If there is speech monitor there must be speech planning. They go through the whole process of self-repair. For speakers to select the message, they must monitor the utterance they are planning and detect errors. This is a cognitive process; the speaker will adjust their output information to clarify their intension, through the planning of speech. The planning of speech embodies on the strategies of speech editing, such as, interruption, silent pause, filled pause and prosodic, acoustic, intonational cues, etc.. These strategies denote that the speaker realized the mismatched information and searching for the appropriate one, at the same time, the speaker need time to plan speech, encode new information which is proper to their intention.
  4.2Three Phases of Self-repair
  According to Levelt (1983) and van Hest (1996), a self-repair typically proceeds in three phases. The first part is the original utterance (OU), which includes the trouble source or reparandum which is the item to be repaired. The trouble source can be a linguistic problem at any level, such as phonological, morphological, lexical or syntactic level. It involves the monitoring of one’s own speech and the interruption of the flow of speech when trouble is detected. The second part is labeled as editing terms which is characterized by hesitation, pausing, etc.. It is the point at which the flow of speech is interrupted for editing. Schegloff et al. call it the initiation of repair. The third phase is alteration, named as repair proper by Levelt (1983) or completion of repair by Schegloff et al.. Despite the names of the three phases are different according to different scholars in different research fields, the main concept is the same.
  4.3 Pragmatic Functions
  Self-repair performs a variety of pragmatic functions such as ambiguity avoiding, turn holding, face saving, contemplating, and delaying. Sometimes making a self-repair may perform more than one function, here we only focus on the main function of a self-repair.
  4.3.1 Ambiguity Avoiding
  Making a self-repair is a process of detecting errors and replanning speech, that is, making the expression clearly without ambiguity. Speaker will try and interpret his own speech in the context of what was previously said by himself or by another person. He may thus become aware of ambiguity, vagueness, indeterminacy of reference. He makes a self-repair immediately in order to avoid ambiguity, and express relevant information based on the context assumption. Listeners are intended to see what the speaker is saying as relevant to the current situation. They are to ask themselves, “Why is the speaker saying this now?” and construe the mutually recognizable reasons as implicatures.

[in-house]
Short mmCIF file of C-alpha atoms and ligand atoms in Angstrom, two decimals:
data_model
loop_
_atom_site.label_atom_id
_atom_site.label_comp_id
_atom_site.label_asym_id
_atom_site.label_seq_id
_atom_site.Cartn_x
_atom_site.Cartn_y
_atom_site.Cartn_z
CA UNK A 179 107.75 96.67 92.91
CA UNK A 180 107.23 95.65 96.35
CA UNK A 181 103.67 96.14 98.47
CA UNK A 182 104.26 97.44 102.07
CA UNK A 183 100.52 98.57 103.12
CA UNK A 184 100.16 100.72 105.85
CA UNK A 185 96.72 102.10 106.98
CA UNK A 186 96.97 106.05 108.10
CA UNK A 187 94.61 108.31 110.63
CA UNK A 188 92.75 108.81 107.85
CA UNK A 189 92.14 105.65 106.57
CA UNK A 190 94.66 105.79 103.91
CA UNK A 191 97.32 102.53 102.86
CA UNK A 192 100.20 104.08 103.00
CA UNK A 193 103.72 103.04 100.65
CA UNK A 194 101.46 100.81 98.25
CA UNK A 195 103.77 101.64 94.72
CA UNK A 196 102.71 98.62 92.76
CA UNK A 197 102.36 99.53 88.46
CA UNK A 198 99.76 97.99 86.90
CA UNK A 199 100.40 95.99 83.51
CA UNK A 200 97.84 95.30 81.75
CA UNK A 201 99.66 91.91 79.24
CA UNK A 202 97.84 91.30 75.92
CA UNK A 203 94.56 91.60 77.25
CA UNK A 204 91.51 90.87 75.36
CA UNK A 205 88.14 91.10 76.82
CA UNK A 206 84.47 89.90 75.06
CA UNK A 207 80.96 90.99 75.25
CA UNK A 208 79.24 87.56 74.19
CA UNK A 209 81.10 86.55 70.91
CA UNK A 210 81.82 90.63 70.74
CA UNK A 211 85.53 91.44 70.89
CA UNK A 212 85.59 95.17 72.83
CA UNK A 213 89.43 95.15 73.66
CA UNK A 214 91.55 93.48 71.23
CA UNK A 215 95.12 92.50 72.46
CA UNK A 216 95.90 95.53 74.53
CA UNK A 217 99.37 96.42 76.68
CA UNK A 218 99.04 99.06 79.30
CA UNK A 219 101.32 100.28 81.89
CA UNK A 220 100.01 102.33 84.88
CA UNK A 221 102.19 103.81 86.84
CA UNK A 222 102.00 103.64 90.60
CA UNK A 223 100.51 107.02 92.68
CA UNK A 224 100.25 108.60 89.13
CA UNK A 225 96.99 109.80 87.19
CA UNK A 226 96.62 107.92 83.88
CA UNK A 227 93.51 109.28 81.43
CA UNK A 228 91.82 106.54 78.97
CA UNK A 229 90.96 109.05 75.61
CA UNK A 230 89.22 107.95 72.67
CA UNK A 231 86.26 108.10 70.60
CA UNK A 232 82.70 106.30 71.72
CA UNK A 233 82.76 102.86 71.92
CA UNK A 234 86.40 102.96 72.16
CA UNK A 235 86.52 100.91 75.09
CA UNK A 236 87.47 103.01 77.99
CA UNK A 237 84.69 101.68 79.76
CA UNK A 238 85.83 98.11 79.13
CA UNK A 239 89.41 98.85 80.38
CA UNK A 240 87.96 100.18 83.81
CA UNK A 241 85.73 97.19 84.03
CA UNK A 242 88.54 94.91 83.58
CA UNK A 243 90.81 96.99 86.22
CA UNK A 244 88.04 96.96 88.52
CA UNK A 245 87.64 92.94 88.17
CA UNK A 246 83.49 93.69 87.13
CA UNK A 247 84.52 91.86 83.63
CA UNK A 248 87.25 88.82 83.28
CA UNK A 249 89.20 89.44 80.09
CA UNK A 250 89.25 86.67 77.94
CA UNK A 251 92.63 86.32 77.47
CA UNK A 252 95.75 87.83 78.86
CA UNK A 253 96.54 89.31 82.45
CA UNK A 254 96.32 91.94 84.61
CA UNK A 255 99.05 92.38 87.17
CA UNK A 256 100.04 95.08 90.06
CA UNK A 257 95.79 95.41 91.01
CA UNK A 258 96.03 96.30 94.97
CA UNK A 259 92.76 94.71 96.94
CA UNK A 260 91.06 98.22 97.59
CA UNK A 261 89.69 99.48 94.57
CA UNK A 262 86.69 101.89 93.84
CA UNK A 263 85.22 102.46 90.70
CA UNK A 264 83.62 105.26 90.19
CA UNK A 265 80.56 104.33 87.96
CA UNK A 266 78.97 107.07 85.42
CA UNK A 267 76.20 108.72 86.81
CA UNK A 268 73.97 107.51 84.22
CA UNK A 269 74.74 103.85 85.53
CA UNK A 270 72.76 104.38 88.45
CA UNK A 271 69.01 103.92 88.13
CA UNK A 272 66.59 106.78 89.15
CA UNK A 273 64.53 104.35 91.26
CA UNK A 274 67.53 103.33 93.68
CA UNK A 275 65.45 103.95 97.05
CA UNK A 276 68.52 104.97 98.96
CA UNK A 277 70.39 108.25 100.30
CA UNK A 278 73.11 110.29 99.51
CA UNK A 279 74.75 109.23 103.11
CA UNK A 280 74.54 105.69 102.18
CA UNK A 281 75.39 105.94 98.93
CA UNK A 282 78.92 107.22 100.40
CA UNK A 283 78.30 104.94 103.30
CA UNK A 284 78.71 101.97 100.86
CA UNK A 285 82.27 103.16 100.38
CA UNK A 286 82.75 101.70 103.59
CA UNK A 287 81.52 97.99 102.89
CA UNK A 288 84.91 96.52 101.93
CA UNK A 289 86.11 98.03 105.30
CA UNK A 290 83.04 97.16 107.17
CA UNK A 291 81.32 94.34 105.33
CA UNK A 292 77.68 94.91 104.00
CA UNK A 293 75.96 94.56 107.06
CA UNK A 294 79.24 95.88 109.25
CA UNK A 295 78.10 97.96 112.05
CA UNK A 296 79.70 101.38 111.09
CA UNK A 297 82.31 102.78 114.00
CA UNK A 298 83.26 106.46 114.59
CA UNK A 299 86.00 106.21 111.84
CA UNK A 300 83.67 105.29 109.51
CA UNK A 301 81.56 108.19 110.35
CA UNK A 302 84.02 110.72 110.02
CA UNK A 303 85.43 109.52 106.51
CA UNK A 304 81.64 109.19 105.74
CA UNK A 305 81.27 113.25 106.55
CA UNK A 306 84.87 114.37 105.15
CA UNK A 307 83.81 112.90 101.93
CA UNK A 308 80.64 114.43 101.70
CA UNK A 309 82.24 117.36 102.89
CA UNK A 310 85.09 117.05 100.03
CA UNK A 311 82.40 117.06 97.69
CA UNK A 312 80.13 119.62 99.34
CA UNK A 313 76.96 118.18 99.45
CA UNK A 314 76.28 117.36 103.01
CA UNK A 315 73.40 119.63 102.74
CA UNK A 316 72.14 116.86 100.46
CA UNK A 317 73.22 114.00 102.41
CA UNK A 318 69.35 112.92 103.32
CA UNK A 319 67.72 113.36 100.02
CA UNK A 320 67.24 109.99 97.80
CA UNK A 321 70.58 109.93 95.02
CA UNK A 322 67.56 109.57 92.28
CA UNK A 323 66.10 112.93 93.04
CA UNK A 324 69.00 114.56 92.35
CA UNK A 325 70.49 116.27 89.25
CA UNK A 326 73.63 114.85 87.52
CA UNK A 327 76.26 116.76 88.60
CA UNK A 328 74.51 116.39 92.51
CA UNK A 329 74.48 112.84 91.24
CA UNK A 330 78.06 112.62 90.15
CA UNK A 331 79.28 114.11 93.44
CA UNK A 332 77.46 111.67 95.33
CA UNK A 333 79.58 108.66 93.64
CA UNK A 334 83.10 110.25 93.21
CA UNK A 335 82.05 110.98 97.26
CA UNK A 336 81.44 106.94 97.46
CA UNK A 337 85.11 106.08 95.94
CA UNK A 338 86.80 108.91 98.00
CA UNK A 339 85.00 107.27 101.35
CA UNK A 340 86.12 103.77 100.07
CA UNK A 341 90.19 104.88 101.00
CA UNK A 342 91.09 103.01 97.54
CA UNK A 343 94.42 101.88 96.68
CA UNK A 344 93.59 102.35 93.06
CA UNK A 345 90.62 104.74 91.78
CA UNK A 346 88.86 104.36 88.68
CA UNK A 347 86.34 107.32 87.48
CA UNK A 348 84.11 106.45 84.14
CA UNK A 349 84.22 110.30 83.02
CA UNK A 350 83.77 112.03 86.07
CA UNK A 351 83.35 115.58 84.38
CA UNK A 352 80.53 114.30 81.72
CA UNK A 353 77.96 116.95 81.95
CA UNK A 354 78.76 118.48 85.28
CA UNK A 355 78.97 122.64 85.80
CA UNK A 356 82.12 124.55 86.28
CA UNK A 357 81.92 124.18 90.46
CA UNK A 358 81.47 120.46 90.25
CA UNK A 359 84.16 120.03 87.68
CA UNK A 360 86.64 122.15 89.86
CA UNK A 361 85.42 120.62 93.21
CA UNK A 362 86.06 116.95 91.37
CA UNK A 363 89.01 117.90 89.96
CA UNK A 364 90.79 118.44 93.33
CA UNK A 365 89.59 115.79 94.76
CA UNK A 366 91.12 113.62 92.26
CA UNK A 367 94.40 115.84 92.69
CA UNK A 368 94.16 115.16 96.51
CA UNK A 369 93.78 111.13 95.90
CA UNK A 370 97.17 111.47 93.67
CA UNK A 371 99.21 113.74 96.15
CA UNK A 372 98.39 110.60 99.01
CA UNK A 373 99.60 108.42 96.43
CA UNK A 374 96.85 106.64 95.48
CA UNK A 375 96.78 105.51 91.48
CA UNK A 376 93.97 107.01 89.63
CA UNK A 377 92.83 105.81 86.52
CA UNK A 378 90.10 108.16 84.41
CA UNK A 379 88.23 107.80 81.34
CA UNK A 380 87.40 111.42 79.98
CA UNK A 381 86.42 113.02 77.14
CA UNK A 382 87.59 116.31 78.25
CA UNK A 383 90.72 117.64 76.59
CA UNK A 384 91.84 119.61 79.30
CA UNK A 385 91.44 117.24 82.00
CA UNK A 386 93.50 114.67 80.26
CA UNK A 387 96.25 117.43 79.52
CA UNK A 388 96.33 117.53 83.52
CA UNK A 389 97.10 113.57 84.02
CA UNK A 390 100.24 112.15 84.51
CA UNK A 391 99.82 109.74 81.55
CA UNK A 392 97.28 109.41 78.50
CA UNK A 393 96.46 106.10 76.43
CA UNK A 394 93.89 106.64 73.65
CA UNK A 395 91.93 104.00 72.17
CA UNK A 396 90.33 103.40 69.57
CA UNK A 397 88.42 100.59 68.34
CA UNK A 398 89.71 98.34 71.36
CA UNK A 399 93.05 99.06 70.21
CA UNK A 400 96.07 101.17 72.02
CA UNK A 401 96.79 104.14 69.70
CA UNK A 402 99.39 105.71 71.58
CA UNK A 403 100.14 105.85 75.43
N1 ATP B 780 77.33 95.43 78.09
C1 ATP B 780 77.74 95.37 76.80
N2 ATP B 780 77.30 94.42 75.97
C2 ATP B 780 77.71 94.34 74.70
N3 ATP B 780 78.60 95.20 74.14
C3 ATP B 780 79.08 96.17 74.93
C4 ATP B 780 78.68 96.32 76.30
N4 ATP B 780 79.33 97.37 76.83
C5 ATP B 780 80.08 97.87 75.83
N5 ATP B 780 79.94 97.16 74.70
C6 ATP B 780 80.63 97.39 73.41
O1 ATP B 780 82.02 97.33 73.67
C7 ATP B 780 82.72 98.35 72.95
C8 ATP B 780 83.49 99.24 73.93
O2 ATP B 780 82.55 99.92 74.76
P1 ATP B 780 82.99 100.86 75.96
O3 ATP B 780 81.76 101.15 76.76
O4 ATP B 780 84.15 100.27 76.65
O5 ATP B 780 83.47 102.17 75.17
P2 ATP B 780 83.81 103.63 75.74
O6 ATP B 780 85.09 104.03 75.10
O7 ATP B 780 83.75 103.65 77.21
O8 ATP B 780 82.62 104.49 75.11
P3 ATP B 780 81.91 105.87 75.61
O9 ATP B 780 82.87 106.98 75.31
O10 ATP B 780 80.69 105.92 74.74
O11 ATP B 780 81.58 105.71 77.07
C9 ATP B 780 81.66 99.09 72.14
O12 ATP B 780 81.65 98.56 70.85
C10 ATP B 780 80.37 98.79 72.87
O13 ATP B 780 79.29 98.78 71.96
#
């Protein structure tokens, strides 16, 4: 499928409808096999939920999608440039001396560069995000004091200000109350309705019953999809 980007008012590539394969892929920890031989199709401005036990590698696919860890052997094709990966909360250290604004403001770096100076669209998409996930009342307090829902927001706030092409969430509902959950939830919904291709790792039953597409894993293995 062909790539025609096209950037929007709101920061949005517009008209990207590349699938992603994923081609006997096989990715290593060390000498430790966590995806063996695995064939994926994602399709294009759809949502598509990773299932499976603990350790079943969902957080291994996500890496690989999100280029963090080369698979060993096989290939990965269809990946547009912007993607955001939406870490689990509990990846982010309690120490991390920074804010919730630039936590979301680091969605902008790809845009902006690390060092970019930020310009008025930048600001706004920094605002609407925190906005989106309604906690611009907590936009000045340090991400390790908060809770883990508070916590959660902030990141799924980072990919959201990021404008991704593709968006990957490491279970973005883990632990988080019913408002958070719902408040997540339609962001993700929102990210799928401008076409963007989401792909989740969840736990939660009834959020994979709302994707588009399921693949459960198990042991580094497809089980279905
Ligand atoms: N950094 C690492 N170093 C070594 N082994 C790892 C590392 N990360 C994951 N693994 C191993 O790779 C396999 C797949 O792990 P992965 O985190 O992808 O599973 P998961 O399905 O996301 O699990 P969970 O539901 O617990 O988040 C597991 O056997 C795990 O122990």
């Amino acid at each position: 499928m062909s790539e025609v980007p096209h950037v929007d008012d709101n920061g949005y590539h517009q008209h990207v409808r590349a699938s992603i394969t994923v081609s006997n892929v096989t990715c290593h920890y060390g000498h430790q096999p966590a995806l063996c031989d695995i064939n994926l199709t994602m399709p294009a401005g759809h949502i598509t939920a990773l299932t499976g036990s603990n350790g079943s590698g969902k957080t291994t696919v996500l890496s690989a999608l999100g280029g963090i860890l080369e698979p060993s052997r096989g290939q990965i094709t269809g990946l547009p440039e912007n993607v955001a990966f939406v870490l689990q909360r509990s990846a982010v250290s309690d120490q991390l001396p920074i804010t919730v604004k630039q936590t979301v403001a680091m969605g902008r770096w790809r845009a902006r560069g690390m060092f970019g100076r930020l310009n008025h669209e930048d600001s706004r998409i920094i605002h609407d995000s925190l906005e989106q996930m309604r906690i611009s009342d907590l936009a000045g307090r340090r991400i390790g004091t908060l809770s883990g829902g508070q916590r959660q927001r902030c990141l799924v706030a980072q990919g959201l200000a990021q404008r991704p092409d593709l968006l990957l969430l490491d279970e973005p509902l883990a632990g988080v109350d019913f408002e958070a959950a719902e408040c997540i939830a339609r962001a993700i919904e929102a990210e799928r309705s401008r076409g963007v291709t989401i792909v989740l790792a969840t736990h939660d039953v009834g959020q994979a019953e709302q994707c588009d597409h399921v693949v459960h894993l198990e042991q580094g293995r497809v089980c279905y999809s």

4.3.2 Turn Holding
  Self-repair is a mean for the speaker to hold the turn. Speakers always make a silent pause or produce some kind of signals, such as uh, um, well, look, etc, which is called filled pause or filler, to show that he doesn’t fininsh his turn as Maclay&Osgood (1959:41) presented their point of view:
  Let us assume that the speaker is motivated to keep control of the conversational “ball” until he was achieved some sense of completion… therefore, if he pauses long enough to receive the cue of his own silence, he will produce some kind of signal which says, in effect, “I’m still in control-don’t interrupt me.”
  A related proposal is that fillers are elements “whereby the speaker, momentarily unable or unwilling to produce the required word or phrase, gives audible evidence that he is engaged in speech-productive labor” (Goffman, 1981:293). Previous researches is a powerful evidence to show that self-repair performs as a marker of turn holding.
  4.3.3 Face Saving
  Error speech is a face-threatening act to the speaker, so implementing self-repair helps face-resuming. People try to express their intensions correctly and fluently in order to maintain face and pursue equality in society. Sometimes self-repair reveals people’s uncertainty in communication.
  4.3.4 Contemplating
  Spontaneous speech is different from the written discourse, speakers need time to contemplate and compose their language before proceeding. Speakers attempt to express clearly to the hearers that what they are saying is indeed relevant, so contemplation is performed to seek memory for a proper word and plan the continuous speech. Under the circumstance, editing terms show that speaker's own ability to produce the optimally relevant response is compromised in some way, and that the hearer needs to take that into account when interpreting the response.
  4.3.5 Delaying
  When speaker make a self-repair, he may choose delaying time on purpose, in order to search words, compose utterance. For speaker to select the message “I am now initiating what I expect to be a minor, or major, delay”, they must monitor the utterance they are formulating and detect an imminent delay. There is much evidence that speakers scan internal representations-a type of inner speech-for material they have formulated but not yet produced (Levelt, 1983).
  V. Conclusion
  The relevant-theoretic study of self-repair enriches and develops the study of this phenomenon in natural language. Based on Relevance Theory, making a self-repair ensures the hearer's correct interpretation of utterance with the least effort. The study has made further efforts to broad relevance-based view on the pragmatic functions of self-repair and it is a powerful evidence to display the interpretability of the relevance theory. Meanwhile, the thesis can be considered as a blank filling in the studies of self-repair has been done so far. It can also fill the blanks of studies on conversation analysis. These findings can also induce the further studies on Chinese and other languages. Moreover, the appropriate use of self-repair can also develop and improve the efficiency of communication.